So look at our society, people over the age of 60—and there’s now 70 million of us, so a population larger than France. We vote in large numbers, so we have a lot of political power. And we also have the most money. Seventy percent or more of the country’s financial assets are owned by the Baby Boomers and the Silent Generation. Millennials hold five percent. So if we’re going to move economic and political institutions, we’re probably only going to succeed if we can get older people involved.
Now, there’s this idea that as people age, they become more conservative. We can’t afford to let that happen. And I think for this generation in particular, it’s not necessarily going to happen. People over 60 years old saw a profound cultural, social, and political transformation in their first act. They were around for the start of the women’s movement or the first Earth Day or whatever it was.
Maybe our second act as a whole was more tied to consumerism and less with citizenship. Maybe that ship has sailed. We’re in our third act, we’ve got skills, resources, maybe some grandkids, a real feeling for the legacy that we’re about to leave behind, and it’s not a very good one. So. [maybe these older]People are eager to follow the example of young people and make real changes.
Bulletin: Anecdotally, I’ve seen a lot of cynicism online from Generation Z about the mess that boomers have left behind, especially the climate crisis. How will Third Act fit in with the youth climate movement
McKibben:This is a good example: In October, there was the youth climate movement Future Coalition, the sort of American outgrowth of Greta’s Fridays for the Futuregroup, started this campaign against big banks that are big funders of fossil fuel industries. Banks such as JPMorgan Chase have contributed about a third trillion dollars to fossil fuel industry funding since the Paris climate accords were signed.
So they were going to go demonstrate outside banks and things, but they called us up and said, “Will you come join us?” Because we know that bank managers are worried about 19-year-olds. For some reason they want them to take out their credit card, because they know they’ll stick with the first one they take for the rest of their life, and so on.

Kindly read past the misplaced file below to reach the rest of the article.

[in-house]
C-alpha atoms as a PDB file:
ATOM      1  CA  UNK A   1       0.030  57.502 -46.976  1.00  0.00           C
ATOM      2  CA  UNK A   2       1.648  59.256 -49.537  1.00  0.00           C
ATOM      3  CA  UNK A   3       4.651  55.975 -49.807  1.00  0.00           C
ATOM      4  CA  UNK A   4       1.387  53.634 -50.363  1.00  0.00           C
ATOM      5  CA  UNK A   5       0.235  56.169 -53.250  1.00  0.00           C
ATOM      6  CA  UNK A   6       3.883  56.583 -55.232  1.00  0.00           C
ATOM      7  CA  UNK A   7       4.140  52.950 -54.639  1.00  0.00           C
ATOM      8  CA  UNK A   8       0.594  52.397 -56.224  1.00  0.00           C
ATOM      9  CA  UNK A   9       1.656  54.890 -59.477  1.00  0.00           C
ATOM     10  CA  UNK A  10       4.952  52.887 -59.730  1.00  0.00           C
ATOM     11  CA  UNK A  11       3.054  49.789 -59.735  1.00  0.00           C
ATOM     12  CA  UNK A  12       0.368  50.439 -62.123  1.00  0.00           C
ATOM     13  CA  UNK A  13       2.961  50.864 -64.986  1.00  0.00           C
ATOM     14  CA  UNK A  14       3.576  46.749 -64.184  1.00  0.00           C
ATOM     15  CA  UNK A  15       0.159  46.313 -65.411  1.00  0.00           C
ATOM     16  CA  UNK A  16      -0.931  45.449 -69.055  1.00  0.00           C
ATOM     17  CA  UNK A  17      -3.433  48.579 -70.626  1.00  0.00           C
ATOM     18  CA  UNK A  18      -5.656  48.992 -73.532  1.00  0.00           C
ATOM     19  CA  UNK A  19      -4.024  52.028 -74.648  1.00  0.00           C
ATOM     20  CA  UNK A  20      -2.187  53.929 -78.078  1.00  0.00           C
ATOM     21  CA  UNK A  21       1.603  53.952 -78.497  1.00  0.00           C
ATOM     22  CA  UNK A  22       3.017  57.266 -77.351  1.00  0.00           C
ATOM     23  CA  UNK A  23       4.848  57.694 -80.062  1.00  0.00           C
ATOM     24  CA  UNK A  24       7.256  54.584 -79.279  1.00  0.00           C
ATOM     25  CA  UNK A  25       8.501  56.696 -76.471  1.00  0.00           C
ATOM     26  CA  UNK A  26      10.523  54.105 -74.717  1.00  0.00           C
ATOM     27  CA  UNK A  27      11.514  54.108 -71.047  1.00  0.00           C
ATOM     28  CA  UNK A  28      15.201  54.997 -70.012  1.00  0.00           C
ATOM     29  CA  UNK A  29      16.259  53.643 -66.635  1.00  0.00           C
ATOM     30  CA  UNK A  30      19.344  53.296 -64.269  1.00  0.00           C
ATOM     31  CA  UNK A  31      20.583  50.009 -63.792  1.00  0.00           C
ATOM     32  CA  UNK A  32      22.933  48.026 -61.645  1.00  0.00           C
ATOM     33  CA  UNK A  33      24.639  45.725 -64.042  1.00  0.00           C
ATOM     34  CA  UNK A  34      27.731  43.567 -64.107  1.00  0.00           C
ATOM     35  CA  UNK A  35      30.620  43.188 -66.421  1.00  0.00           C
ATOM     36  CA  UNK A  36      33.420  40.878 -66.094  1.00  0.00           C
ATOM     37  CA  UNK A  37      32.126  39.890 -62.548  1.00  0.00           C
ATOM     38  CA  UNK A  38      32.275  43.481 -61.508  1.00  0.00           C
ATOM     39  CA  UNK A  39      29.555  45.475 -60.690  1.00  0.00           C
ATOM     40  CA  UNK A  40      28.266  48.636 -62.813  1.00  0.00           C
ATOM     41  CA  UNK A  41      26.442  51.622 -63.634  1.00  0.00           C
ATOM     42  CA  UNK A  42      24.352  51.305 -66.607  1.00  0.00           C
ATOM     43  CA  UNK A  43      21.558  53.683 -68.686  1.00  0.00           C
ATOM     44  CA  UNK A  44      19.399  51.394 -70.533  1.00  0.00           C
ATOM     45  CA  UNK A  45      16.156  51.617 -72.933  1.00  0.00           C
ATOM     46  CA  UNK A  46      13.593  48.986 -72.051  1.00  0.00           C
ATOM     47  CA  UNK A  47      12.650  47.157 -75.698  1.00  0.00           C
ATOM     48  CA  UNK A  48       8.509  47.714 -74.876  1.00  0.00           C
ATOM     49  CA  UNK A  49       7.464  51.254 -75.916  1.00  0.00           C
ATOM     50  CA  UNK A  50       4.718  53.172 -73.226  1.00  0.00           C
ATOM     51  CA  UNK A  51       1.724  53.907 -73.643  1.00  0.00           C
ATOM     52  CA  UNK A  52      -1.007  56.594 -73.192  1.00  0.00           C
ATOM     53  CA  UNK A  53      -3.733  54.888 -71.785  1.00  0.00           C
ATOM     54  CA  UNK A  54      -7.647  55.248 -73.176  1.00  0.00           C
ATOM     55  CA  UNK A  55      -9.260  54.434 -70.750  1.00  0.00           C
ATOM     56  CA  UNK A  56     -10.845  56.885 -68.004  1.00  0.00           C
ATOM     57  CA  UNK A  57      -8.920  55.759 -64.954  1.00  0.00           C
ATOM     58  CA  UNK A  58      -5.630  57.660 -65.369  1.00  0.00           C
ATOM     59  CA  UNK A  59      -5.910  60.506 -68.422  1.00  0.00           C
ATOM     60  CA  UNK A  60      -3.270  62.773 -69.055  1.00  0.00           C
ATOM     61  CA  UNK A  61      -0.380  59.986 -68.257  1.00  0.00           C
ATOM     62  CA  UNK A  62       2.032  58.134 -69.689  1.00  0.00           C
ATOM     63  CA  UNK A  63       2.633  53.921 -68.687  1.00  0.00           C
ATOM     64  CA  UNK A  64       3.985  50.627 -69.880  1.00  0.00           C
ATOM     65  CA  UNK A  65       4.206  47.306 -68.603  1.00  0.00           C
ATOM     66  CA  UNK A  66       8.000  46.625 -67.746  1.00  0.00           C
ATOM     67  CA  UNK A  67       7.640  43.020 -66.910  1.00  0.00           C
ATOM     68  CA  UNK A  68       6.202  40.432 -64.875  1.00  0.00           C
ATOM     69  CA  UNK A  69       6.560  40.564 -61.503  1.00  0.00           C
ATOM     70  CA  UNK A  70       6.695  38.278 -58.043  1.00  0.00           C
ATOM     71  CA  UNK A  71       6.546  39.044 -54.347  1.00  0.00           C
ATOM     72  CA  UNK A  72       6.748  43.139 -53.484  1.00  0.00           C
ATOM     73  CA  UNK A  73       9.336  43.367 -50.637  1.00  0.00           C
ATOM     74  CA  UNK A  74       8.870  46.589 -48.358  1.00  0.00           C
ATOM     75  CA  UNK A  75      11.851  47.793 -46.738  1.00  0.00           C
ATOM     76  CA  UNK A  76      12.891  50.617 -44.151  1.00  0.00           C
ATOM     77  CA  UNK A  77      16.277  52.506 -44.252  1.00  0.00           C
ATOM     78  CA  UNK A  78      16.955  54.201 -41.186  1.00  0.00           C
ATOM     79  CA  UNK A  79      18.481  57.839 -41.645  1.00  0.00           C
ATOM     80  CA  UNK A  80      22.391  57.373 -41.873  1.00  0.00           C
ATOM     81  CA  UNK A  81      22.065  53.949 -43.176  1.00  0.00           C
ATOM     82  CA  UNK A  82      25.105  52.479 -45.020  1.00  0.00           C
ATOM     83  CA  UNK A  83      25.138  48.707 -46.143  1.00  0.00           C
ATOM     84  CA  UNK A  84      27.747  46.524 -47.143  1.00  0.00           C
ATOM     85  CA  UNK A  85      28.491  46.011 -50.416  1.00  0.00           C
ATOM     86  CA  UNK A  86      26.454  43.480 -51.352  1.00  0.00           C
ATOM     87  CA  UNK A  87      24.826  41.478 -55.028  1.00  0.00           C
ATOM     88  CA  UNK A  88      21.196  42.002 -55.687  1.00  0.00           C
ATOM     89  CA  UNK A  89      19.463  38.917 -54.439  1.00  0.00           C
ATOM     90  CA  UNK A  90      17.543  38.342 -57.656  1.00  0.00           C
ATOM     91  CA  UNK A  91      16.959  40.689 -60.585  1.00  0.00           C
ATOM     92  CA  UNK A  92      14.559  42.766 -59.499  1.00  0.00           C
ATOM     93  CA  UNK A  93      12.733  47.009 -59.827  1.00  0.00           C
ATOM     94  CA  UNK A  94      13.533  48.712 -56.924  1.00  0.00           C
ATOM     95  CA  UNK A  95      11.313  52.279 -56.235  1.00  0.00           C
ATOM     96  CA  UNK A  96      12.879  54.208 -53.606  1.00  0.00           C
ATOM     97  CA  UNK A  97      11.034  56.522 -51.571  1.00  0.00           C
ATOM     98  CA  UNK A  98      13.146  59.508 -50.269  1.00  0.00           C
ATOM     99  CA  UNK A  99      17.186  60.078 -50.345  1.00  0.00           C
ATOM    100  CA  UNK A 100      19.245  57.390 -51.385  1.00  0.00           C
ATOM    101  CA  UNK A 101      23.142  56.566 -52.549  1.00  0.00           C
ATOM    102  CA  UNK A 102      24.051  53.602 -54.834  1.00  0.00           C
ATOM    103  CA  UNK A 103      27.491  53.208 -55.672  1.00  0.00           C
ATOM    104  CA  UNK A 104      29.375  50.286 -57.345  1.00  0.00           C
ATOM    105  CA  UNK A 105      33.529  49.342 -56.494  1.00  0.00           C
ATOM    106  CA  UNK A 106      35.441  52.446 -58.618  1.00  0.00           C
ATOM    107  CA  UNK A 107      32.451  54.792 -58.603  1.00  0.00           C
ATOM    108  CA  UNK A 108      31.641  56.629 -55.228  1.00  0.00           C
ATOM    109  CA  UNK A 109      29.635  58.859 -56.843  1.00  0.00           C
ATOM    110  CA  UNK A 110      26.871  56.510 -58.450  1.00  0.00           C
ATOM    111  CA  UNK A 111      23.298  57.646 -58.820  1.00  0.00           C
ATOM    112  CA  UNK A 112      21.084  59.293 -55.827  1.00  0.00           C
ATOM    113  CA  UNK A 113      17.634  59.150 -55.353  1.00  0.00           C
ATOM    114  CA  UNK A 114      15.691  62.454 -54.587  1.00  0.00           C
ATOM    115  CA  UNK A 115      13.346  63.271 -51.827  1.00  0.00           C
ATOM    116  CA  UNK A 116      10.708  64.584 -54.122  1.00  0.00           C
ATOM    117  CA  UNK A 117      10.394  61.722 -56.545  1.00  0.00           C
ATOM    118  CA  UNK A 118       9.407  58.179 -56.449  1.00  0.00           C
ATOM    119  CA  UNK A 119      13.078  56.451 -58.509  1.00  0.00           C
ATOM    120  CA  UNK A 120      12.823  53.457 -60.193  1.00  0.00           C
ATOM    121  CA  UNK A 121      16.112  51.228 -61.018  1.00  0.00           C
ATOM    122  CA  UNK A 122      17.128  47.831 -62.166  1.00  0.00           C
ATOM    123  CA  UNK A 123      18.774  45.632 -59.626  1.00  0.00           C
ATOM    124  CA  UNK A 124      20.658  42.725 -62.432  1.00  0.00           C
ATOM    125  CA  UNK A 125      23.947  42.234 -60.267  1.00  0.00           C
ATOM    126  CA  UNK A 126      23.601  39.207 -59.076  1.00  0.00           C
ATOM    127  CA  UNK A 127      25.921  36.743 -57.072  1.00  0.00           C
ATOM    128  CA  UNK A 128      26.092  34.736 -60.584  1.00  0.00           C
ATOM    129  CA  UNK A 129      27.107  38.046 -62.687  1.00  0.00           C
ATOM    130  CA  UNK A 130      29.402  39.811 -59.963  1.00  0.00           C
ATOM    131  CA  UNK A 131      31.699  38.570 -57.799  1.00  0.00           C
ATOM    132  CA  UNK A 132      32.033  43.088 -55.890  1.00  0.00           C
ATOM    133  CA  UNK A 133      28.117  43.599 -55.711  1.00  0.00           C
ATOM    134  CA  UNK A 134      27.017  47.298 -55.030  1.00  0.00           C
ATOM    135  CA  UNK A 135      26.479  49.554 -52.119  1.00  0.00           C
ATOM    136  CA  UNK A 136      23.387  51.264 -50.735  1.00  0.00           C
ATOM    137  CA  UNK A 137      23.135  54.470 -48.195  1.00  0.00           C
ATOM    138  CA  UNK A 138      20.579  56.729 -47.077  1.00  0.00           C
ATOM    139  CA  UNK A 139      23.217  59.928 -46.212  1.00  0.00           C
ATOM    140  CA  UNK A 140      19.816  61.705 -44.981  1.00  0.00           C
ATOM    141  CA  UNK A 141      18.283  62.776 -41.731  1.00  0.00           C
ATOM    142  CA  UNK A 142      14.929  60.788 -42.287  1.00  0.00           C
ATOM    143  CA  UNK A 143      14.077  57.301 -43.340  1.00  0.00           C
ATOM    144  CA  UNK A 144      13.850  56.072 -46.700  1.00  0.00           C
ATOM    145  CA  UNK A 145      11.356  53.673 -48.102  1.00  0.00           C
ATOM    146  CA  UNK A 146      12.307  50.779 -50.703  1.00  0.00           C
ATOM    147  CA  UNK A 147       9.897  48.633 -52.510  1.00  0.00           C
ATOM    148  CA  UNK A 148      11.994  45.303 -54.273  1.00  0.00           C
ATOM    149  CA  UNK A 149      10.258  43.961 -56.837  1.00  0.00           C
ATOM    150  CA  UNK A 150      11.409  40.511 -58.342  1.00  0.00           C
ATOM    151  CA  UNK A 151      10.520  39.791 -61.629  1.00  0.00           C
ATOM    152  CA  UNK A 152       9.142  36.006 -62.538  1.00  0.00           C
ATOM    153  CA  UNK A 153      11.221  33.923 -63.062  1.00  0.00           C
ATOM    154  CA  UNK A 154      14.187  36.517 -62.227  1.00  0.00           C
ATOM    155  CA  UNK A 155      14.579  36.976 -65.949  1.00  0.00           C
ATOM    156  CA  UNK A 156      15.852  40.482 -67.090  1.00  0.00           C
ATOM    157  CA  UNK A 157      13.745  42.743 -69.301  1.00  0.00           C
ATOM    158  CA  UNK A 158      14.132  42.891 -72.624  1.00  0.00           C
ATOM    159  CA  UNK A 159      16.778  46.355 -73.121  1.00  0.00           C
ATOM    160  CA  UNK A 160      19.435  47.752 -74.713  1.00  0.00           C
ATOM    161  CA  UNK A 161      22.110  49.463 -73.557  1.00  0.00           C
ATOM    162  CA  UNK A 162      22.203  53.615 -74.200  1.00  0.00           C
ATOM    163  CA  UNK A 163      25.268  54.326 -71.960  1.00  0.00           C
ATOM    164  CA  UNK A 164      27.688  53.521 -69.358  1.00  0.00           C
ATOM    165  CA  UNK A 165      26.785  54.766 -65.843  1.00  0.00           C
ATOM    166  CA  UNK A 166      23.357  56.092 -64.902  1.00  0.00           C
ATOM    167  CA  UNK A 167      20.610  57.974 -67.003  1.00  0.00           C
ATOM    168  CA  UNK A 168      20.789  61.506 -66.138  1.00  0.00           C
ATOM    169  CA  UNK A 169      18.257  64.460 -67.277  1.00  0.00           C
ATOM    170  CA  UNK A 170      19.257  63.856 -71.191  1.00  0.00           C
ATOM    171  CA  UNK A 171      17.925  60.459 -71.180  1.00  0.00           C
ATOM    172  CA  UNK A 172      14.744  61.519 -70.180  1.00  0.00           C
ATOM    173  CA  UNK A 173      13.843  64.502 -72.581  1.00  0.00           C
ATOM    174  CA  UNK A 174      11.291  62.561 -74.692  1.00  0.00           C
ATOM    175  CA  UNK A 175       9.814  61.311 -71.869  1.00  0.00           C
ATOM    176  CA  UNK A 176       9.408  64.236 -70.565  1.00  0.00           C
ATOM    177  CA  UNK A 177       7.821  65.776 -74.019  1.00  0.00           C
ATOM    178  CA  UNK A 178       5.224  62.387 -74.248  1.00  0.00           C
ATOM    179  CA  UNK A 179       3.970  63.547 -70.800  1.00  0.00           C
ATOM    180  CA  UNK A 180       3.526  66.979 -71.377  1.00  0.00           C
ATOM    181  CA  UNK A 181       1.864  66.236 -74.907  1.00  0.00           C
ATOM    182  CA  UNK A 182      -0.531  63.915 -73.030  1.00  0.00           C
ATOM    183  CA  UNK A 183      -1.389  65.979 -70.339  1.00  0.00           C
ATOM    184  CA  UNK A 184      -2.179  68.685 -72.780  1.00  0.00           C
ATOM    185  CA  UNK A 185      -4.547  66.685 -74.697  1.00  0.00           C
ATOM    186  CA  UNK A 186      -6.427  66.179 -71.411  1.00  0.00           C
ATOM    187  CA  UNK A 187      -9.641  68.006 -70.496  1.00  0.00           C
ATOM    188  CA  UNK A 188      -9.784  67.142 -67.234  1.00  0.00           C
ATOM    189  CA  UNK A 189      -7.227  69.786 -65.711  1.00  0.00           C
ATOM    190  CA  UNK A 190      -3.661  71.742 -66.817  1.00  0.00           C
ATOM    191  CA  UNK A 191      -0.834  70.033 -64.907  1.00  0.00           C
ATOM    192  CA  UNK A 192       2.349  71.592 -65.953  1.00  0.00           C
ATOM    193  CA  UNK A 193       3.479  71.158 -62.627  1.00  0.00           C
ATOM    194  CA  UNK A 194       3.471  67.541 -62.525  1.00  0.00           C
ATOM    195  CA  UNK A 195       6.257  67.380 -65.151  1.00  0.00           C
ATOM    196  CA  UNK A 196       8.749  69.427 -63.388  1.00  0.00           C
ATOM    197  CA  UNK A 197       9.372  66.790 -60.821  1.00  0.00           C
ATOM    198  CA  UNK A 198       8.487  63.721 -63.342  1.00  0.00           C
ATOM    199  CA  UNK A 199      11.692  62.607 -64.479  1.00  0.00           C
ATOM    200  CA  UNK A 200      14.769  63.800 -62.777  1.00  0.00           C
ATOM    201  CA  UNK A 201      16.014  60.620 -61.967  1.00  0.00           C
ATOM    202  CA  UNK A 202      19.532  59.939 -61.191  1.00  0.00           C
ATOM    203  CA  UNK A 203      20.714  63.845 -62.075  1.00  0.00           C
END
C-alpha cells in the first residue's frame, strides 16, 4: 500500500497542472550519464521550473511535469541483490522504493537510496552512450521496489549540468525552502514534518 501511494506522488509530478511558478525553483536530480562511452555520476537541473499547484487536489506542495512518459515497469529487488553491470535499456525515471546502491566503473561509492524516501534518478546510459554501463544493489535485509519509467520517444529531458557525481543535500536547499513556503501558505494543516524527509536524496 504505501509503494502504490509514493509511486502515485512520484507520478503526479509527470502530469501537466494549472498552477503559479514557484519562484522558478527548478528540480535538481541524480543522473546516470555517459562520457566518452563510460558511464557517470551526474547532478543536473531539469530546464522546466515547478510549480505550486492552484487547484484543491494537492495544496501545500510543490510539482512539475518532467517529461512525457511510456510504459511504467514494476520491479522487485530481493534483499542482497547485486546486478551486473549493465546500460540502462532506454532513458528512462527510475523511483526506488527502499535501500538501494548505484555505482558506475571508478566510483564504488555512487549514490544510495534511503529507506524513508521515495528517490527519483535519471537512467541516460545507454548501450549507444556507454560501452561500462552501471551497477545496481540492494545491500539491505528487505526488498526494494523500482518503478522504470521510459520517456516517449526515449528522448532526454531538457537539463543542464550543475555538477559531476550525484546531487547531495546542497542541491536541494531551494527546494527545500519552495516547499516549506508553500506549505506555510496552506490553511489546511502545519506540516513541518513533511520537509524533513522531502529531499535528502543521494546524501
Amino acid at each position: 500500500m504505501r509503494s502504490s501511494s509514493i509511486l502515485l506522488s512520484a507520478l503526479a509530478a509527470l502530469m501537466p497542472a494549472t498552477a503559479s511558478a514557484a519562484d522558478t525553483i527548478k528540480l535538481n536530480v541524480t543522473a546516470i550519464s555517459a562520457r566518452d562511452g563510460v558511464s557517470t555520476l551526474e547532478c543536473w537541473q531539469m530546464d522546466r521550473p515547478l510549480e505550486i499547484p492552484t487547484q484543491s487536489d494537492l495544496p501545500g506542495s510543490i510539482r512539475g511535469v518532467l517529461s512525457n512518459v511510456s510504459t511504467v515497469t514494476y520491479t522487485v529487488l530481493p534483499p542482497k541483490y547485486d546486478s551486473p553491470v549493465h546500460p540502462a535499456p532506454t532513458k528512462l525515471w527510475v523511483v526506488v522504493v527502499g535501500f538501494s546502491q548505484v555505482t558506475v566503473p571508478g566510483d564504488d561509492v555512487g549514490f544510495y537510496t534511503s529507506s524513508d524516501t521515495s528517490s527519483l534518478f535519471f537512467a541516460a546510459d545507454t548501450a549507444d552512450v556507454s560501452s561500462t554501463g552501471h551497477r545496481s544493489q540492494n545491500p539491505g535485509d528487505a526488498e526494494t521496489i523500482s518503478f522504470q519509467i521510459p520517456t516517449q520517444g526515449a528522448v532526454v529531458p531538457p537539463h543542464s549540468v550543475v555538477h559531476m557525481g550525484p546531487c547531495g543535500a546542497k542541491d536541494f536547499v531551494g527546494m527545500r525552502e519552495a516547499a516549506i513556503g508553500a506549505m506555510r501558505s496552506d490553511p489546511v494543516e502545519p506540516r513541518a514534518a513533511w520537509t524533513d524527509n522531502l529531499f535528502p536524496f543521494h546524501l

But we know that they’re also scared about 69-year-olds, because that’s whose money sits in the vaults. It was great fun supporting them. I was in Boston that day and part of a big demonstration of older people following younger people down the street, someone had a big sign that said, “Fossils against fossil fuels.” That was a worthwhile banner to march under.
Bulletin:I understand that you received the first organizing call for Third Act just days ago.
McKibben:It was our big, national, official launch. It went well. And one of the things that it emphasized was real—there was a lot of music and art partly because this generation, my generation has, Jessica, the best music that there was. Partly because the environmental movement has done a better job appealing to whatever hemisphere of our brain likes pie charts and bar graphs. That’s an important hemisphere of the brain, but the other one, the one that reacts to the world more viscerally, we need that engaged, too. So there’s going to be a lot of art and culture here.
Bulletin:Substack was also created at the time you launched Third Act. I was wondering—since you’ve written more than a dozen books and you were a staffer and then a contributing writer at The New Yorker and have bylines at so many other places—you’ve had a considerable pulpit from which to share your writing and your thoughts. How has the move to a more self published newsletter changed the relationship between your reader and writer?
McKibben: Well, it’s been fun. Truthfully, I’ve kept writing tons for everybody else, and I’ve written a lot for The New YorkerThey will continue doing so. But there’s a limit as to how much organizing you can do in the pages of big national magazines. That’s not really what they’re about.